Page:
Friday, February 24, 2012

Installation #4: Independence (Fri) Day

I've been busy.  In a good way. And Peter will be home for another week!  Bonus!

Plant something:

            This week, I took the time to start a few small pots of pea seeds.  I’ve been lusting after pea sprouts lately, as I often do this time of year, and decided to get a head start on the season.  The pots I planted them in were made from recycled newspaper tubes; there are lots of online tutorials, so I combined a few of them to achieve the results I wanted.  Basically, my tubes went like this:

1.      Tear a single side of newspaper in half.

2.      Fold it in half.

3.      Wrap the folded sheet around a piece of 2”pvc pipe with the raw edges extending below the opening of the pipe.

4.      Tuck the raw ends up into the pipe, then wiggle the opt off of the PVC pipe.

5.      Staple the top edge of the pot together

6.      Tamp down the bottom of the pot with something flat.

Peas, etc.
Harvest something:

            You know, it’s pretty tough to actually harvest from an urban yard in the winter (though I hope to harvest those pea sprouts soon!).  I have a garden plot at Flint Hill Farm, but that’s not available to me in cold weather, and my home garden is about the size of a Volkswagen.  I did harvest a gallon of yummy kombucha tea, and I made a new quart of elderberry tonic (which I’ll harvest in 6 weeks).  Otherwise, apart from the good vegetables I’ve been using from my freezer all week, and the good herbs I have dried and stored in my kitchen, it’s been more of a time of consuming than harvesting.  To everything, there is a season, right?
Preserve something:

            I’m still working on preserving my sanity.  Seriously.

 Waste not:

            Since Peter’s home, I‘ve had the help I needed to move some heavy pieces of furniture to the second floor in preparation for my mom’s arrival.  This has had the usual cascade effect; we’ve ended up with a rather large pile of homeless items.  Among those items were several things made of metal (a grill, a lamp, a few wire shelf sections).  I’m a member of our local Freecycle group, a Yahoo list serve that recycles usable objects among its members.  It’s a great idea; if you have something extra, you can give it away.  If you need something, you can request it. Some of the members recycle metal for money, so I posted the metal objects, and they were taken. YAY!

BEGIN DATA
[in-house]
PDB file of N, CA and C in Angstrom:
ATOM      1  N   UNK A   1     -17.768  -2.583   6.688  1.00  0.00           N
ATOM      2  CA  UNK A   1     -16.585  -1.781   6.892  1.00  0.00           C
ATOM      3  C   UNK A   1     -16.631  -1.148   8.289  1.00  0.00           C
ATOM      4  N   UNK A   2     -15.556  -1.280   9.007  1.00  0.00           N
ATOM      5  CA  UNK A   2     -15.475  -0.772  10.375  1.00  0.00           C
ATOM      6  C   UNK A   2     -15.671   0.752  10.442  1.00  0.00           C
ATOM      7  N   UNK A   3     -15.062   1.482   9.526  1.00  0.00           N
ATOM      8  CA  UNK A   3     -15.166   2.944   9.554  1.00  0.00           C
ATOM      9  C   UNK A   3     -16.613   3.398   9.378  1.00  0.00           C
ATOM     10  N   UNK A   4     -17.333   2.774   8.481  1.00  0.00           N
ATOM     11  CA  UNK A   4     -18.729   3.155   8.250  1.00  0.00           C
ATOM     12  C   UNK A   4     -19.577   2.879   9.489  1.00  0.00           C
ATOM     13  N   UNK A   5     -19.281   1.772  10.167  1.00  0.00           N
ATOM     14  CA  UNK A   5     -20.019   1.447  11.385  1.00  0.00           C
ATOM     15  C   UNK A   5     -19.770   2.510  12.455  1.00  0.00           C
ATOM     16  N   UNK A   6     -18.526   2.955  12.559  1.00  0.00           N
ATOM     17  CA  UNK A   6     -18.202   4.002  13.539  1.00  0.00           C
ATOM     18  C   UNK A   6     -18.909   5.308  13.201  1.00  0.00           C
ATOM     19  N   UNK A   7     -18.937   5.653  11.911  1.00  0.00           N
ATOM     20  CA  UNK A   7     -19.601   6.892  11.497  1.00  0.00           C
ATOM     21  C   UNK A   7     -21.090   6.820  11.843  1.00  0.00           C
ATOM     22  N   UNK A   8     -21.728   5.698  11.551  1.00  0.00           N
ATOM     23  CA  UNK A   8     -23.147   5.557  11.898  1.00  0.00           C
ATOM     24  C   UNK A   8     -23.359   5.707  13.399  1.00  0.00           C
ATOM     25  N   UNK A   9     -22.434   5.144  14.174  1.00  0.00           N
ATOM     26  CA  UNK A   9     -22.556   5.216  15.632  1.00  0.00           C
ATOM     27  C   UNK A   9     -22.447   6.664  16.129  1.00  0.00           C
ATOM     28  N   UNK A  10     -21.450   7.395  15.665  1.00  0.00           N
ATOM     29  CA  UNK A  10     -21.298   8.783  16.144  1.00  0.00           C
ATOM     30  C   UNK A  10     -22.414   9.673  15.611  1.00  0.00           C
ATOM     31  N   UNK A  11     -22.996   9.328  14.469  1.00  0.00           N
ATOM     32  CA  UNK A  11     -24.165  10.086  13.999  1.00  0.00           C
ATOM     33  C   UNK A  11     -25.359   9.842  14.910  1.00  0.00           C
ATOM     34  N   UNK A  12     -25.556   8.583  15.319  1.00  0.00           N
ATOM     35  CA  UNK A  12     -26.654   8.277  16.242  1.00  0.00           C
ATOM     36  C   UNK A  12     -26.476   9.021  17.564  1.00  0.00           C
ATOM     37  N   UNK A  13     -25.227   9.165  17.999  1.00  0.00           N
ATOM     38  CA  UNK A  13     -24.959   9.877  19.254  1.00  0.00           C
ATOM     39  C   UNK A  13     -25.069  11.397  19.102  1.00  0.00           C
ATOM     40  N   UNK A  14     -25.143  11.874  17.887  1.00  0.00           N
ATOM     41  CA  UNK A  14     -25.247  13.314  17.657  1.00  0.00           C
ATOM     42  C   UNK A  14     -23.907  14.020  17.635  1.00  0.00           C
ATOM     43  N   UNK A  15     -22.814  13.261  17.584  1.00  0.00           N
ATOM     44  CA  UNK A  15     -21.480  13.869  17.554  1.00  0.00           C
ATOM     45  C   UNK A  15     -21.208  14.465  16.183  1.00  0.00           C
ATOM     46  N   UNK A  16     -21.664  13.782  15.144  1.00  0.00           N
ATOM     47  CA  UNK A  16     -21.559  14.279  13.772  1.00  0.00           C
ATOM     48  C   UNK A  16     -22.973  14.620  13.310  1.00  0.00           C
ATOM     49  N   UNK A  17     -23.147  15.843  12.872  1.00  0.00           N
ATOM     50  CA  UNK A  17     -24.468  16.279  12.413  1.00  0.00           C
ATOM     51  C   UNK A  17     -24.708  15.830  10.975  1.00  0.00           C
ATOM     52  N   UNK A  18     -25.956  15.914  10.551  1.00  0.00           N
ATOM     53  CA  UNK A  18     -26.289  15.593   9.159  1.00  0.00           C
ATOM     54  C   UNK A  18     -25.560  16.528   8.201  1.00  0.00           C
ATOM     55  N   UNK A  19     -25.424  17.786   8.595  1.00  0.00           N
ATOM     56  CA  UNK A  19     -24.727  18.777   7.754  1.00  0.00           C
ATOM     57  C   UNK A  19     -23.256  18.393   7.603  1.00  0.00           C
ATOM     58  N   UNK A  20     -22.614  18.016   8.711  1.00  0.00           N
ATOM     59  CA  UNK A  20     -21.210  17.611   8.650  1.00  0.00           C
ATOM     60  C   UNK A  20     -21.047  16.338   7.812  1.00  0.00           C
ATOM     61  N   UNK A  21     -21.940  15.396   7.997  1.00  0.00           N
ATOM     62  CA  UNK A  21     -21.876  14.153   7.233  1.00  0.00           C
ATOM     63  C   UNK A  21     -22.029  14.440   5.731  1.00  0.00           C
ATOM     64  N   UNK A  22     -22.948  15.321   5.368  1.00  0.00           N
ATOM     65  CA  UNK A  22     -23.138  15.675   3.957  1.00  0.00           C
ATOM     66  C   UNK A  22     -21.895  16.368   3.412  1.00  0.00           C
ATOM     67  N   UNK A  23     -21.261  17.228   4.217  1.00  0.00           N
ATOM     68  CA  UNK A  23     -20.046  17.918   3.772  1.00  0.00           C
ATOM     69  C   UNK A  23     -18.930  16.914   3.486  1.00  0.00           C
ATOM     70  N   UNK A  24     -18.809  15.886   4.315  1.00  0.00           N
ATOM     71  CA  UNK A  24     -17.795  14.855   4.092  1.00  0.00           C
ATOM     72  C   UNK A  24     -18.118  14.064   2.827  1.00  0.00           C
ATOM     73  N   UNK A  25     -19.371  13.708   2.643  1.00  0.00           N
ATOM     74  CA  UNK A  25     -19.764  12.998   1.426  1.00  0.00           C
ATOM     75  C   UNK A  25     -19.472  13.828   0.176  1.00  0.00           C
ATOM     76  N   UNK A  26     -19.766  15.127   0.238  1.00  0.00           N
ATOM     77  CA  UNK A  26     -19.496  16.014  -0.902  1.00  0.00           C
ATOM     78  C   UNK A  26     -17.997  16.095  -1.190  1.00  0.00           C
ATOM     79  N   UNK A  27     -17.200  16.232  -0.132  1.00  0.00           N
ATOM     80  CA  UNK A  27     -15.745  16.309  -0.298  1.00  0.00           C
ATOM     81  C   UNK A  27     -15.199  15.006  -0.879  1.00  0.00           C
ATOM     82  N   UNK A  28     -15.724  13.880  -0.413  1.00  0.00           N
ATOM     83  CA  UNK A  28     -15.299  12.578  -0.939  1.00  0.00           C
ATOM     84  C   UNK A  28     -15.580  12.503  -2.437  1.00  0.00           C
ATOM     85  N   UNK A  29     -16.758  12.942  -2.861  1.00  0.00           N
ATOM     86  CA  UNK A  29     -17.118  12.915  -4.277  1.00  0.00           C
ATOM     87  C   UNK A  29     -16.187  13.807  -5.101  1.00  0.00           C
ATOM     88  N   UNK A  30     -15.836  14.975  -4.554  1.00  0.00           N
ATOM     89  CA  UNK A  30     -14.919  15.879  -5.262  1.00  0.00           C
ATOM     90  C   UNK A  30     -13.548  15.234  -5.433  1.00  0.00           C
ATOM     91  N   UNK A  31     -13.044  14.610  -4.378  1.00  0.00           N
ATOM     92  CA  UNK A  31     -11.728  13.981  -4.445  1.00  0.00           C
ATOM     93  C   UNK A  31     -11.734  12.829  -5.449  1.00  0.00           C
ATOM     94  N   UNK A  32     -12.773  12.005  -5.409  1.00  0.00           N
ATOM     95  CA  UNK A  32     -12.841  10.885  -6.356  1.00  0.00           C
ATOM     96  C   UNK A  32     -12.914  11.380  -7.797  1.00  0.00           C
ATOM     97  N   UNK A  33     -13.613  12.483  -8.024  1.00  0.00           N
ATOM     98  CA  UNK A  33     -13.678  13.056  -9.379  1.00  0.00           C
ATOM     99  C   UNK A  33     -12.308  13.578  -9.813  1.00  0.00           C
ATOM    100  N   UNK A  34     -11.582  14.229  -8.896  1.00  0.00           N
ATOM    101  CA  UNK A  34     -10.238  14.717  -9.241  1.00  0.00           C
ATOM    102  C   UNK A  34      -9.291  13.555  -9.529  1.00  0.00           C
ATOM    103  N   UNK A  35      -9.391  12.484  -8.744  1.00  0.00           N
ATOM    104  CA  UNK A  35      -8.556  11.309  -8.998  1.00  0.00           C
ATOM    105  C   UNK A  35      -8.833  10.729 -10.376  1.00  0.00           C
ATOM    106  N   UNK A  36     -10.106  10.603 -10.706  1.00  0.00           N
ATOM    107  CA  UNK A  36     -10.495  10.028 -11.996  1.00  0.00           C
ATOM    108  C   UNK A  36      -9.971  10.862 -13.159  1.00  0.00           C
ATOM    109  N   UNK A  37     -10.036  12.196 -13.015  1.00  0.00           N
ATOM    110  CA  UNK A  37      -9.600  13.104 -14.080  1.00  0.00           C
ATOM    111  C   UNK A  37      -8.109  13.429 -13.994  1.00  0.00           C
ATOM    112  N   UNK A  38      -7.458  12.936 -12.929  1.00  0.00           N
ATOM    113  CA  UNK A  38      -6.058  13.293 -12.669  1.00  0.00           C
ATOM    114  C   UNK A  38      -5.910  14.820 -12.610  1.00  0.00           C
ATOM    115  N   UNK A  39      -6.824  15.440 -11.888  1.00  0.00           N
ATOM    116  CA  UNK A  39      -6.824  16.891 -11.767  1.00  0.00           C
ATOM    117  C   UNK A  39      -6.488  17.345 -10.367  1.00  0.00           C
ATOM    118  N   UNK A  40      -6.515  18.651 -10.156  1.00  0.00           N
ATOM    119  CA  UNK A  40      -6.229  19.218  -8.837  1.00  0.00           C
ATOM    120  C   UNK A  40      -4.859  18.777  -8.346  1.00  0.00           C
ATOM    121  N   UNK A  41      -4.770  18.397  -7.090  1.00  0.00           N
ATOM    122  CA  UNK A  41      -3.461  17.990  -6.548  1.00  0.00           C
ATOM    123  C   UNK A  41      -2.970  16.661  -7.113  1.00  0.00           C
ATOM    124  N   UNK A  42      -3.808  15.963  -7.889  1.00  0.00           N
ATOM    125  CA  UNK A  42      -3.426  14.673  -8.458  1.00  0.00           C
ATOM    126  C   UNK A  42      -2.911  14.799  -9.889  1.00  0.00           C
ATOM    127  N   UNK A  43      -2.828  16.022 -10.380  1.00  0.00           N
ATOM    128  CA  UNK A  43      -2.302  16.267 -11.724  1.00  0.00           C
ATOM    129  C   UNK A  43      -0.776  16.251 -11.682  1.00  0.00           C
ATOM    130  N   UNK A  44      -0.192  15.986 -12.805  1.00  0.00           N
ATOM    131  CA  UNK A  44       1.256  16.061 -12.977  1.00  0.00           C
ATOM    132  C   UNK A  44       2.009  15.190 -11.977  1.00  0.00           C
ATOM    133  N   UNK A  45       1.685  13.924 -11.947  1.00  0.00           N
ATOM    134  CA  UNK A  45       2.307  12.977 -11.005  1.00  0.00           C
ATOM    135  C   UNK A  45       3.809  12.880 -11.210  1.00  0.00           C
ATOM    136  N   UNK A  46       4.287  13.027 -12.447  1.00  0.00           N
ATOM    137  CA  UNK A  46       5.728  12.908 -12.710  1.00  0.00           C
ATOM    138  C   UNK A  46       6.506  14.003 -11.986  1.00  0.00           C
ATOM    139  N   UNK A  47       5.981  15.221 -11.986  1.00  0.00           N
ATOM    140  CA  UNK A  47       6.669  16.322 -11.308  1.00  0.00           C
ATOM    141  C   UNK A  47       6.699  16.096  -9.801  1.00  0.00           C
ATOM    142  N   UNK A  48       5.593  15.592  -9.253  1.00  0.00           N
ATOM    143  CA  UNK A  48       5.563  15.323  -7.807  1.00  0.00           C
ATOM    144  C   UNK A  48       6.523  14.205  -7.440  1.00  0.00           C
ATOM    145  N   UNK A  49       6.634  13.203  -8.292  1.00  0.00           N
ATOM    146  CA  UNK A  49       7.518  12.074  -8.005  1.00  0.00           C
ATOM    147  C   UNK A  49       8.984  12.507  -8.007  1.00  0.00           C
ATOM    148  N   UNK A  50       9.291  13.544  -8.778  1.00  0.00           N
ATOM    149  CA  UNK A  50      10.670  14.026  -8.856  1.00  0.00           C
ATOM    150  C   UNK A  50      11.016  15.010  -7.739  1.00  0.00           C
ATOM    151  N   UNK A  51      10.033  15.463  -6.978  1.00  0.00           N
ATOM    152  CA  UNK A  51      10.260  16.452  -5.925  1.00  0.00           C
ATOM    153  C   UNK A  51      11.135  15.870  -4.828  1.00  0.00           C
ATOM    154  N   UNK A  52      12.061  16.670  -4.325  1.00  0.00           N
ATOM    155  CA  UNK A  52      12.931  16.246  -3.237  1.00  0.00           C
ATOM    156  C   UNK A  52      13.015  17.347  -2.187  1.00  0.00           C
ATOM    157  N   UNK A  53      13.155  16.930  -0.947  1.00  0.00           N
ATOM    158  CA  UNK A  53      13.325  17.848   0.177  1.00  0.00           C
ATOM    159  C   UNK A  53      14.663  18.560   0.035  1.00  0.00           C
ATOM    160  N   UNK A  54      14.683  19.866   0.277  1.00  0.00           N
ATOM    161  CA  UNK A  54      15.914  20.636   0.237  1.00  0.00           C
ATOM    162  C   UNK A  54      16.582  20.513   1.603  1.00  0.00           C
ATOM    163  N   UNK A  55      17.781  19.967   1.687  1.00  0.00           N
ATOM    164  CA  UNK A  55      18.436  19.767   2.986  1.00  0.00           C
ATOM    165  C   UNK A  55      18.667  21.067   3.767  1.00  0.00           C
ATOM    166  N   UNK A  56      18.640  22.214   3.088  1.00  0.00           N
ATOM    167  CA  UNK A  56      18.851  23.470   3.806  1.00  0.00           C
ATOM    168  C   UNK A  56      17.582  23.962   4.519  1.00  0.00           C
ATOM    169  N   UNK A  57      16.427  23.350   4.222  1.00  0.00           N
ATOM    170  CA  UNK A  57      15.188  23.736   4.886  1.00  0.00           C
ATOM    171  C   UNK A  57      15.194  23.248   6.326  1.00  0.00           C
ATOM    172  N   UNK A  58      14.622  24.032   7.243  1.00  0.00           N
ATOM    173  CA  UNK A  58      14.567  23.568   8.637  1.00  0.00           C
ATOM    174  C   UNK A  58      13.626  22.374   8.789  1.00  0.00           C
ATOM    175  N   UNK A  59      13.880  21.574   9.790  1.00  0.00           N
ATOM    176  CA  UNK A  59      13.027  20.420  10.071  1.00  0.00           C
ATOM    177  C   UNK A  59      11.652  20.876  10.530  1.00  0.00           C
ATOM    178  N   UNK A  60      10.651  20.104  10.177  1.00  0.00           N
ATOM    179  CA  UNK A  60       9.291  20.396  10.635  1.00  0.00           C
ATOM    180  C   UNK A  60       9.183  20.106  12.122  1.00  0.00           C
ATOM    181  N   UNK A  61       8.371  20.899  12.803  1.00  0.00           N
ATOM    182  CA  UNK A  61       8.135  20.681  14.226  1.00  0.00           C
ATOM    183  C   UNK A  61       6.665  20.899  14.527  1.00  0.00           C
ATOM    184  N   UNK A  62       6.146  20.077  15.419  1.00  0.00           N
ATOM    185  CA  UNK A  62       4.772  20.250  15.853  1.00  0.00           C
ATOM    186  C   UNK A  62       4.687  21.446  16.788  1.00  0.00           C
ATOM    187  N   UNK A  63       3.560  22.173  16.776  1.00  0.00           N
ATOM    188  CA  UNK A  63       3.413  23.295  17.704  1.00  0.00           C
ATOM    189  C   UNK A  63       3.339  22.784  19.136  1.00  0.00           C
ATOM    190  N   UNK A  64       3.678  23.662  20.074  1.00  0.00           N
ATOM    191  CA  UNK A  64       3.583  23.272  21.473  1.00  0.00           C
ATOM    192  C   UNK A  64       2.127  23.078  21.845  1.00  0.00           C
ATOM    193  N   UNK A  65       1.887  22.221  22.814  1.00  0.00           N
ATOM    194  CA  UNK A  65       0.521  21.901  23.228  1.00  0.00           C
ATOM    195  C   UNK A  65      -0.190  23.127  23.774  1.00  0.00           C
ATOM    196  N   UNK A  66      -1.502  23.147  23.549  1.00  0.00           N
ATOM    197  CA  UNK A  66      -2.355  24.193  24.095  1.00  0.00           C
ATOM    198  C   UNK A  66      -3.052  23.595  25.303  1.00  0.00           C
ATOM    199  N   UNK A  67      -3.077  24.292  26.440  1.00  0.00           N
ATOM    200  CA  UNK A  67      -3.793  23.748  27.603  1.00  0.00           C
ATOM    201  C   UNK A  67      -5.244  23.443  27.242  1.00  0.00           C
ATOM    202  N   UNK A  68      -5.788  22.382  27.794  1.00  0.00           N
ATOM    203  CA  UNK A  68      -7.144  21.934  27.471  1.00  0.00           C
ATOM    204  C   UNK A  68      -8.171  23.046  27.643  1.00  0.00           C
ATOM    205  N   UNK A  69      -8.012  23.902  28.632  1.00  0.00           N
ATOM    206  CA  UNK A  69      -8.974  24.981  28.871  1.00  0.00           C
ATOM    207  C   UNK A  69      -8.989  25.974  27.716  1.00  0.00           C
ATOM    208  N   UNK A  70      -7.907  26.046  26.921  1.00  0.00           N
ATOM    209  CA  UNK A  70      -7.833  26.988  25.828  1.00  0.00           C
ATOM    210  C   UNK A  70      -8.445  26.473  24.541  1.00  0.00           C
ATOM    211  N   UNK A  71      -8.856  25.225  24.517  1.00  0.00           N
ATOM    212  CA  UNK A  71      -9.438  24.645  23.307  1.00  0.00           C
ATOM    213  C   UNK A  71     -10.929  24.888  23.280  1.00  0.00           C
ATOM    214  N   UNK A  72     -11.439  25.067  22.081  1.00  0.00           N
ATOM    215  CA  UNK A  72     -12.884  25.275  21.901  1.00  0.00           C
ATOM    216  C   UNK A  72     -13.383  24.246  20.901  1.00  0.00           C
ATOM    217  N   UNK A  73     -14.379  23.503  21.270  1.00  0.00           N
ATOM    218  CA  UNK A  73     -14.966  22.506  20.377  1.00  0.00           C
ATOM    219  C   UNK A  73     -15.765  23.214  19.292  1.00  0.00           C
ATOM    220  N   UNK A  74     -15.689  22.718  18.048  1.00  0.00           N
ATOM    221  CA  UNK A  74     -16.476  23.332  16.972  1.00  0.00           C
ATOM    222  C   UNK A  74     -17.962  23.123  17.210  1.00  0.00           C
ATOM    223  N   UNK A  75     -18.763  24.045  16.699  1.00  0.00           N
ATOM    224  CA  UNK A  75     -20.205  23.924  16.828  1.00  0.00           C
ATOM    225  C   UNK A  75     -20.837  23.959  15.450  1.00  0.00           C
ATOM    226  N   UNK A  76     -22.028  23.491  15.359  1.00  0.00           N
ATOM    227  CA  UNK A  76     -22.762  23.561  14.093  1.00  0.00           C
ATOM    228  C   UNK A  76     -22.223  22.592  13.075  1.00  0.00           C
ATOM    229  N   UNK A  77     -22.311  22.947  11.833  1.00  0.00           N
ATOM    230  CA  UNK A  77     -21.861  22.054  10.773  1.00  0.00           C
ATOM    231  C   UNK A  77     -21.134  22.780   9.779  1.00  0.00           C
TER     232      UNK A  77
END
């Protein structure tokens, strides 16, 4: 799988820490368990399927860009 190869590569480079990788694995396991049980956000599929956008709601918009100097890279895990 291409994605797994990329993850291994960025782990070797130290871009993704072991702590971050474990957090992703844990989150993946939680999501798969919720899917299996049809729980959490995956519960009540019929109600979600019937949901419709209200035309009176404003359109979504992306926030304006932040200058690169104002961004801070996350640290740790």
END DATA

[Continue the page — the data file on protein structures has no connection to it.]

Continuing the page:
There was a box of decorative items and pillows too.  I took that to the local VIA thrift store, where it will be sold inexpensively and the proceeds will benefit children with disabilities.  Win/win!  I buy lots of my clothes there as well.

Want Not:

            I think this is the best place to comment on the now-slightly dwindling supply of frozen natural goodies that I put aside last fall. I have had a successful winter of wholesome food, thanks to my garden and my foraging in warmer times, which truly floats my boat.  I can literally “shop the freezer”, and create a gourmet meal with just a few added pantry items.  It’s an awesome feeling.  As the frozen vegetables are getting used, I’m replacing them with local, humanely raised meats and individually portioned meals for my school lunches.  I sense the beginning of a seasonal rhythm, which is a great feeling to me.
          I did manage a quick look at a few of my old-faithful oyster mushroom trees during the past few days, but the nights have been too cold to promote growth. In a week or two, if we're lucky, they'll be bursting with sumptuous spring oysters. Yum!

Eat the Food:

            A day or two before Peter returned home from his cross-country trek (he was returning to Pennsylvania from Los Angeles, CA), I thawed out a chicken that had been deep in the freezer.  I had a nice, comforting roast chicken dinner in mind.  Circumstances being what they were, that dinner never happened, though I did roast the bird in order to preserve the now-thawed meat.  From it, we had chicken breast with ginger and scallion dipping sauce, chicken noodle soup with local veggies, hot open-faced chicken and mushroom sandwiches with cranberry sauce, and chicken salad (still to be made).  That’s a lot of mileage for one little chicken!


Build community food systems:

            I’ll be attending a board meeting at Flint Hill Farm tomorrow evening, where we will discuss fund-raisers to support the farm.  As a non-profit organization, fundraising is a never-ending process.  I thoroughly believe in the mission of the place as both an agricultural education center and a working artisanal dairy.  The goats are nearly ready to kid (I’ll be on call to help with the deliveries, which should be starting in March), and we’ll be in milk again soon.  In the past, I was a regular milker, though I’m not sure that I’m up to that anymore, since my hand surgery last November, but I’m sure there will be plenty of work for me once the kids arrive.  Last year, we had four bottle babies in my living room at one point; it was WONDERFUL!


Skill up:  

            I’ve been on the lookout for the lightly colored, skeletal  remains of wild asparagus plants, which I explored online during the week.    I’ve been adding lots of wild things to my foraging arsenal in the last year or two.  Some wild foods have been a part of my repertoire since I was a child, but others are new finds that I’ve made thanks to the resources on the web.  How did we ever survive without it!


  1. You are certainly busy. I might have to try making those newspaper pot starters. It looks easy enough for me to try it.

  2. It is easy. Gotta love the recycling aspect of it.